Investment banking powerhouses such as JPMorgan, Morgan Stanley, and Goldman Sachs dominate this type of financial activity, but to my knowledge, with zero or minimal presence in the cryptocurrency markets, in part due to regulatory constraints. However, there is evidence that Goldman Sachs and JPMorgan have participated in at least some transactions on behalf of private clients, and might move non trivial resources into the market very soon.
Market makers need to continuously invest in both technology and people to remain competitive and contribute to efficient financial markets. These technological advancements and competition have made the job of market makers significantly more complex.
Market makers provide real benefits by reducing transaction costs to buy or sell securities by tightening the bid-ask spread.
Now, with these basic understanding of liquidity and the impact of technology, we can differentiate two main types of arbitrage: a) Deterministic Arbitrage, and b) Statistical Arbitrage.
a) Deterministic arbitrageoccurs when an investorsimultaneouslybuys and sells an asset in an attempt to benefit from an existing price difference on similar or identical securities. The arbitrage technique enables investors to self-regulate the market and aid in smoothing out price differences to ensure that securities continue to trade at a fair market value.
Given the advancement in technology when trading legacy securities, it has become extremely difficult to profit from miss pricing in the market. Many sophisticated financial institutions as the ones mentioned before are market leaders in this sector, by heavily investing in IT infrastructure and computerized trading systems to monitor fluctuations in similar financial instruments. Any inefficient pricing setups are usually acted upon quickly, with the opportunity often eliminated in a matter of seconds. As I mentioned before, I used to be part of a team of quants that structured these transactions for my employer and using proprietary capital. As you can imagine, casual traders dont stand a chance when large amounts of capital and cutting edge technologies are committed to the activity by large institutional players.
From the days of hot railroad stock trading in the early 20th century; technology provided an edge to those who had it. It allowed some visionaries that coupled capital and technology to profit from huge differential in prices between stock exchanges in California and New York. Those who had access to cutting edge technology such as private telephones and telegraphs at that time, could find out the prices in California and New York for certain railroad stocks during times of volatility, and have their brokers execute risk less transactions.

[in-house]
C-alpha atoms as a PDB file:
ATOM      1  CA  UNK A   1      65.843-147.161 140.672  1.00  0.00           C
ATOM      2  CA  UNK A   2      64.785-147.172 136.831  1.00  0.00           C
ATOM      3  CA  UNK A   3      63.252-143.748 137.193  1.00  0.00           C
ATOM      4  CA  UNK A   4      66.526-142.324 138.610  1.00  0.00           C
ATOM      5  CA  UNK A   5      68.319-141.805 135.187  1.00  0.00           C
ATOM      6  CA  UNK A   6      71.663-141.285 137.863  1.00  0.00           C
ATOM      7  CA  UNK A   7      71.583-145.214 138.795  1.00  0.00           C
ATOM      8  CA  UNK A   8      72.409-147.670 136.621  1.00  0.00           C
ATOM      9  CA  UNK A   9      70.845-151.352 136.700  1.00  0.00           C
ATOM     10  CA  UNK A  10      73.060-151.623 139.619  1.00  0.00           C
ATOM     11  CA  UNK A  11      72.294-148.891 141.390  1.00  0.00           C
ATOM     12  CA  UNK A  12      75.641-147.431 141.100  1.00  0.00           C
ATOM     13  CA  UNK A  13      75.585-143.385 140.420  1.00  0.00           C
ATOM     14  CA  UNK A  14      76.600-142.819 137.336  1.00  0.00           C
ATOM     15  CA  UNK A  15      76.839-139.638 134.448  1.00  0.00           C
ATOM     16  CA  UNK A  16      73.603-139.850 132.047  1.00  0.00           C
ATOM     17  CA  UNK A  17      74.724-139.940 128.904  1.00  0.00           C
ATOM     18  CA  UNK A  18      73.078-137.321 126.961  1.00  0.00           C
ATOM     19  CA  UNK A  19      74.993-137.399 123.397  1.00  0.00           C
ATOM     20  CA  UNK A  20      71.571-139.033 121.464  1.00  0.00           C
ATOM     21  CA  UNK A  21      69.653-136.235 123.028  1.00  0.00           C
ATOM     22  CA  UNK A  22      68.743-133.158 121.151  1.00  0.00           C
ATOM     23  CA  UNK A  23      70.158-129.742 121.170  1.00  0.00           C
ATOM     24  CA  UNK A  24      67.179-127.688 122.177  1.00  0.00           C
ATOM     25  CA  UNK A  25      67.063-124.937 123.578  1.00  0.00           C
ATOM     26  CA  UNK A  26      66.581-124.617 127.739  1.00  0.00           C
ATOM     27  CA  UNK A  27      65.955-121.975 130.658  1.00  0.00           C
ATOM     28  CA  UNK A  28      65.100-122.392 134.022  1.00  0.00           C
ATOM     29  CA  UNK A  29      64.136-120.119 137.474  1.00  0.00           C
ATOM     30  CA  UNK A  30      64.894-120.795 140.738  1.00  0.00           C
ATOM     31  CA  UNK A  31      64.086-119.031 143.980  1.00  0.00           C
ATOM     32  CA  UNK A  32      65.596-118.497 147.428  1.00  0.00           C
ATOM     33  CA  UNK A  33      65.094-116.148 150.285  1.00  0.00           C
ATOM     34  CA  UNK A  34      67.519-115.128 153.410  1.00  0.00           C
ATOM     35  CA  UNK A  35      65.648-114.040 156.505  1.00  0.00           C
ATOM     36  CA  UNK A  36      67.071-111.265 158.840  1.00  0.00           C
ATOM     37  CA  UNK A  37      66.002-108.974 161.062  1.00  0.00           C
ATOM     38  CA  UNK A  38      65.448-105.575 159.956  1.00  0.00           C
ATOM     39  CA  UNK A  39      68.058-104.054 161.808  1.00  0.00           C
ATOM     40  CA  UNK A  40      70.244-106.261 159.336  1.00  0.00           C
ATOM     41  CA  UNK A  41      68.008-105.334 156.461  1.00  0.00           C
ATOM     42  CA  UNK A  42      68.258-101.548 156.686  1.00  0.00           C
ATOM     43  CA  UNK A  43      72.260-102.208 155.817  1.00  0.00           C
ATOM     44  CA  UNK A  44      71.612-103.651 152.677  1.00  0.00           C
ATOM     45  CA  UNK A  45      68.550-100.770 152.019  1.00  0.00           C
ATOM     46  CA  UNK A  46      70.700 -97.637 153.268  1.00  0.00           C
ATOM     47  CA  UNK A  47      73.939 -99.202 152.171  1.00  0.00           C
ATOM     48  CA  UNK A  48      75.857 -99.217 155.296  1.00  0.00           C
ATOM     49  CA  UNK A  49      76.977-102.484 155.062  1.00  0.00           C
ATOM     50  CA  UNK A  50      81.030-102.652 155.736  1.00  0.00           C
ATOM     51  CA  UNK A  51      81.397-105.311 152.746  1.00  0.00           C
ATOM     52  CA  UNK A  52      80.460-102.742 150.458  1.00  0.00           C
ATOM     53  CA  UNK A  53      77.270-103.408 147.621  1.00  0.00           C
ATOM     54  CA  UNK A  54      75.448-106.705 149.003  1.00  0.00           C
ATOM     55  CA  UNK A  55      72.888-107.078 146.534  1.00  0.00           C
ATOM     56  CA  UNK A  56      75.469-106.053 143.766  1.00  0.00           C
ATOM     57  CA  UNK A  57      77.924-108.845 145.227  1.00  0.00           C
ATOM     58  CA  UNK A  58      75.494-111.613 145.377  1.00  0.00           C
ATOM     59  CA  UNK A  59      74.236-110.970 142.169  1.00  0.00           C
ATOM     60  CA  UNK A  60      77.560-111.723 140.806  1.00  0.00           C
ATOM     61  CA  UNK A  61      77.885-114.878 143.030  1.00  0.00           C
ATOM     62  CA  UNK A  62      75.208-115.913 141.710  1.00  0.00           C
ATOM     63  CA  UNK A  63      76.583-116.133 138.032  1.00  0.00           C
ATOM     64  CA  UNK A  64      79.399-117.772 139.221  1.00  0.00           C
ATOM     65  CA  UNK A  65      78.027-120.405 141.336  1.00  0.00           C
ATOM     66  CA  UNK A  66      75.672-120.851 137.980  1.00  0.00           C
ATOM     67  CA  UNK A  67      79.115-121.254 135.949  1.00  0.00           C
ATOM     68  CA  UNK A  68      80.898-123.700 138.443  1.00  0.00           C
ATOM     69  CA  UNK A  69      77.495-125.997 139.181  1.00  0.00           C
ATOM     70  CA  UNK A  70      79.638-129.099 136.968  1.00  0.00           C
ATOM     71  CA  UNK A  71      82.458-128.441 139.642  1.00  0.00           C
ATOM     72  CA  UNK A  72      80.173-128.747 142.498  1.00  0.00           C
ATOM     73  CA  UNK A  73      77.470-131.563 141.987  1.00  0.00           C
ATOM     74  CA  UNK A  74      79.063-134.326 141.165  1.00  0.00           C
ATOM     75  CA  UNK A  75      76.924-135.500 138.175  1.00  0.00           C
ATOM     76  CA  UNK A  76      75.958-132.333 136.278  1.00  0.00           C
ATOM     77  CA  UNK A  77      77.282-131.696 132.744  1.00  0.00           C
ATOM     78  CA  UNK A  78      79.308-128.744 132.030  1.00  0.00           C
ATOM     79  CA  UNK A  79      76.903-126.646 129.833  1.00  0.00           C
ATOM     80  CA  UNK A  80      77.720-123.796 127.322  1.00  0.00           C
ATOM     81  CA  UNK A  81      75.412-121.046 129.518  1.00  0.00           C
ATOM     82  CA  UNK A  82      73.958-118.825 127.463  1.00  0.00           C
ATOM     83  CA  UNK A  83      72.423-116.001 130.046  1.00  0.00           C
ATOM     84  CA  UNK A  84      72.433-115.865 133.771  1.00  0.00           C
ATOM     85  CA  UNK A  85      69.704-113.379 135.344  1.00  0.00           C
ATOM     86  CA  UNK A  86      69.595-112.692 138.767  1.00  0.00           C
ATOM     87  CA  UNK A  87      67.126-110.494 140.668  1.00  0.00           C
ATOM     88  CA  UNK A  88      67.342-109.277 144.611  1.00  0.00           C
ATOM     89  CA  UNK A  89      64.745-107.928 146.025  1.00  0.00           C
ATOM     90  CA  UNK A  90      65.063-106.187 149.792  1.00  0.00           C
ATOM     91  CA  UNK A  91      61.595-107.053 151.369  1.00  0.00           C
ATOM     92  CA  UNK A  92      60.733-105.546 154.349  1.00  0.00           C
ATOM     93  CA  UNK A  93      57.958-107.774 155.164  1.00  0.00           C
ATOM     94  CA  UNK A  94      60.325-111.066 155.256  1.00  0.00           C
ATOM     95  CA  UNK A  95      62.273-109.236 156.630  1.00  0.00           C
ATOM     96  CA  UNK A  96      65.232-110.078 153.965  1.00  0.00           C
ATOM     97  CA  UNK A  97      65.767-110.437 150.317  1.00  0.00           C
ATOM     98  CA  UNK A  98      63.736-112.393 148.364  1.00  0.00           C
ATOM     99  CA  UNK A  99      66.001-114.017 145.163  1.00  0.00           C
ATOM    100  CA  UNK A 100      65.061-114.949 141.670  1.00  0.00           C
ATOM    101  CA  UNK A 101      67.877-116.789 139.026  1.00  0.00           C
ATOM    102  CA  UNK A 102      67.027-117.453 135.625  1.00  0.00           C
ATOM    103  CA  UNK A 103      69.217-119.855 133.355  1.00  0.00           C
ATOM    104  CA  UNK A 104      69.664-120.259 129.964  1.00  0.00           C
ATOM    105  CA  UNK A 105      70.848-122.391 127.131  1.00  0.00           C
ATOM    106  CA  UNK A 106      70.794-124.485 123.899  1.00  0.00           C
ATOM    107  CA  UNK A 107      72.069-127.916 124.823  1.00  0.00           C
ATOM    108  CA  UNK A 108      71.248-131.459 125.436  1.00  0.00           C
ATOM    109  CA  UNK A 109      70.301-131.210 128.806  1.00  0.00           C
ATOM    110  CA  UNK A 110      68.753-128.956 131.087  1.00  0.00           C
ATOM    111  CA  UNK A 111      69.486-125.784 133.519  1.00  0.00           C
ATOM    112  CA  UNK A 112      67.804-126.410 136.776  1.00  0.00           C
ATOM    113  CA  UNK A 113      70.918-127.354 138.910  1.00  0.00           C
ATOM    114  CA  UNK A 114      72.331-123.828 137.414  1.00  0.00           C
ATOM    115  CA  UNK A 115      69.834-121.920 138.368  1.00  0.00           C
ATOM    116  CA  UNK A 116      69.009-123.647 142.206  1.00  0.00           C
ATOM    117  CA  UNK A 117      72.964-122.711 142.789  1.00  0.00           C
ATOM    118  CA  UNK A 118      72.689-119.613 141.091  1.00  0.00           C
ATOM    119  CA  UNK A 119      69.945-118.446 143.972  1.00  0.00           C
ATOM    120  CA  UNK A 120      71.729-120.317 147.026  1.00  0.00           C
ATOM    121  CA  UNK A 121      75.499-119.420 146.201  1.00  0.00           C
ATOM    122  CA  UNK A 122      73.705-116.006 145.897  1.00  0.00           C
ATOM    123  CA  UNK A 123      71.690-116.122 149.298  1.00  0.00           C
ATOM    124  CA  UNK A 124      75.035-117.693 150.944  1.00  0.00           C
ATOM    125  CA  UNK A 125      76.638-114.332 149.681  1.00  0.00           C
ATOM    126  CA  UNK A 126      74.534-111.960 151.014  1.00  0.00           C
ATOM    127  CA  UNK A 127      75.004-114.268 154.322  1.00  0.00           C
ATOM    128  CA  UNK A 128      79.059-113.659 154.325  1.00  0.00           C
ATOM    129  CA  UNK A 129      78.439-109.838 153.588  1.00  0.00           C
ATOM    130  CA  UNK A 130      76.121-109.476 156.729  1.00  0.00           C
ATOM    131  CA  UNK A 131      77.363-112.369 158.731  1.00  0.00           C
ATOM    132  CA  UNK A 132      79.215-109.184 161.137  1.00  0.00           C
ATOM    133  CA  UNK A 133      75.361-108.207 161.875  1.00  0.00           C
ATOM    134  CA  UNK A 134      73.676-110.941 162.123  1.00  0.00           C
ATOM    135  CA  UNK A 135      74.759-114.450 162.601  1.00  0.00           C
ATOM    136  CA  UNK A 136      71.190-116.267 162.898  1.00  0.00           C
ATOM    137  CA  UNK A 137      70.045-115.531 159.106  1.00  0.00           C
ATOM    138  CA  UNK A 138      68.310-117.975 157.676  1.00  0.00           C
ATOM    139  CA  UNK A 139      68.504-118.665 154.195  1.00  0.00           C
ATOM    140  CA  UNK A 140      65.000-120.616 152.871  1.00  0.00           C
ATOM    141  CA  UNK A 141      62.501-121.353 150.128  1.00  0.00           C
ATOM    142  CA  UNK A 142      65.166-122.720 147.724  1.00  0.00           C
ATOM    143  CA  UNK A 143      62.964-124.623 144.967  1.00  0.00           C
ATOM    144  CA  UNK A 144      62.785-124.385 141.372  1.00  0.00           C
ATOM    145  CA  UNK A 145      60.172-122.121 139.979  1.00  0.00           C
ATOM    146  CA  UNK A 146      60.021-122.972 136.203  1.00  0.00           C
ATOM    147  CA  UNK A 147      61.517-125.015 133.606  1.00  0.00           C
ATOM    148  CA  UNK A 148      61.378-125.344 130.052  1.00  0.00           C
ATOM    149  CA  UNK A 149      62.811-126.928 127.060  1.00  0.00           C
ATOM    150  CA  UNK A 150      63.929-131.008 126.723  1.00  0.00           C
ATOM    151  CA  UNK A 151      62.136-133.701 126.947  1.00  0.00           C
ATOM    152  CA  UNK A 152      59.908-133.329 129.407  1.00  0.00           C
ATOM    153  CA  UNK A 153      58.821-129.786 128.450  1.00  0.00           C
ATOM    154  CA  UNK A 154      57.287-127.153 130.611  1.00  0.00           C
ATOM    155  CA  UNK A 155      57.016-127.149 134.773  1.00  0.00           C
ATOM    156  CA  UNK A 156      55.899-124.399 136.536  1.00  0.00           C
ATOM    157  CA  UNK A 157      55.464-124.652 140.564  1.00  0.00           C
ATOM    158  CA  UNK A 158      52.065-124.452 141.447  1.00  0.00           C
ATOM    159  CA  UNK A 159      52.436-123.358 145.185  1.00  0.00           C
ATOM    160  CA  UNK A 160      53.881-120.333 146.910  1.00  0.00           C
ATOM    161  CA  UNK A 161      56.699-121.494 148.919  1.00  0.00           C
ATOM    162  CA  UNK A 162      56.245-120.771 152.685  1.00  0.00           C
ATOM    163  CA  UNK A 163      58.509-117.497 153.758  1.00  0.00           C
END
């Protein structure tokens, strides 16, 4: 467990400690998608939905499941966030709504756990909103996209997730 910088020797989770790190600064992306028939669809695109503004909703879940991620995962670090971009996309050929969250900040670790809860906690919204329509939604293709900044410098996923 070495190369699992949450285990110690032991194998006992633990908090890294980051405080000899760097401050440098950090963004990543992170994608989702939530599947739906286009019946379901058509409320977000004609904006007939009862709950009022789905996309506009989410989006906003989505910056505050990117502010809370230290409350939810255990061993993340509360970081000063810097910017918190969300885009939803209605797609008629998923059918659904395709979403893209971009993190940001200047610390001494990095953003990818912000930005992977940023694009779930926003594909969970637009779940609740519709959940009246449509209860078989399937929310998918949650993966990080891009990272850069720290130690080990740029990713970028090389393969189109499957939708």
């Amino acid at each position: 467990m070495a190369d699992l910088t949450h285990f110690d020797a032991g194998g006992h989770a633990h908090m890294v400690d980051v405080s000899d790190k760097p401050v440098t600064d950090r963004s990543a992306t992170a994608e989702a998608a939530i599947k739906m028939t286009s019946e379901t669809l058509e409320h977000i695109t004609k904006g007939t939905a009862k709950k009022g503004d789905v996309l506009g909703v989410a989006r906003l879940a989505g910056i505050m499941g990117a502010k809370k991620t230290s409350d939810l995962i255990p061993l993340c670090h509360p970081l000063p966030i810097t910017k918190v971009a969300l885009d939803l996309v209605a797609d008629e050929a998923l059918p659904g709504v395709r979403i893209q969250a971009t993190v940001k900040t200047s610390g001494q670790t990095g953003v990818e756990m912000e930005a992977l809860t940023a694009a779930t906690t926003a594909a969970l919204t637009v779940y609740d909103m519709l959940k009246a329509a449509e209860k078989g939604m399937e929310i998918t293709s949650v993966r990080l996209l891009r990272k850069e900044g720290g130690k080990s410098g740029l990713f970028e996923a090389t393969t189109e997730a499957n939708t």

This type of arbitrage in the crypto market is no different than arbitrage in legacy securities. Until late 2017, there was practically no institutional presence in this asset class, and if you knew Python, some basic data analysis, and maybe some basic knowledge of finance; you could have made some money; as probably some of you reading this article did, probably labeling it deterministic arbitrage.
Of course, having experience exploiting arb opportunities for my former employers, I attempted to profit from arb opportunities in the crypto market a while ago; since I had already been mining and getting exposure to BTC and ETH since 2015 for fun. But for arb, I developed my own tech stack and teamed up with a former analyst for the Federal Reserve, also a Ph.D. Quant with pretty good knowledge of C++, Python, and its scientific stack. I also enlisted an amazing Python and C++ coder from India that has helped me on several projects. So three coders with domain expertise in several areas seriously started this project in Palo Alto, when we were developing an A.I. for a company out there that needed quants with knowledge of time-series analysis for a different industry.
To put our cash to work, we first needed to quantify the market and its risks. We did this by collecting real-time data for every crypto currency exchange: tick-by-tick price and volume information in over 100 different currency pairs; as well as hundreds of other factors related to their underlying blockchains and exchanges that traded those coins, and storing everything in a NoSQL db.
The graph on the left shows the GUI of our early (January 2017) version of the arb tracker & execution code we programmed.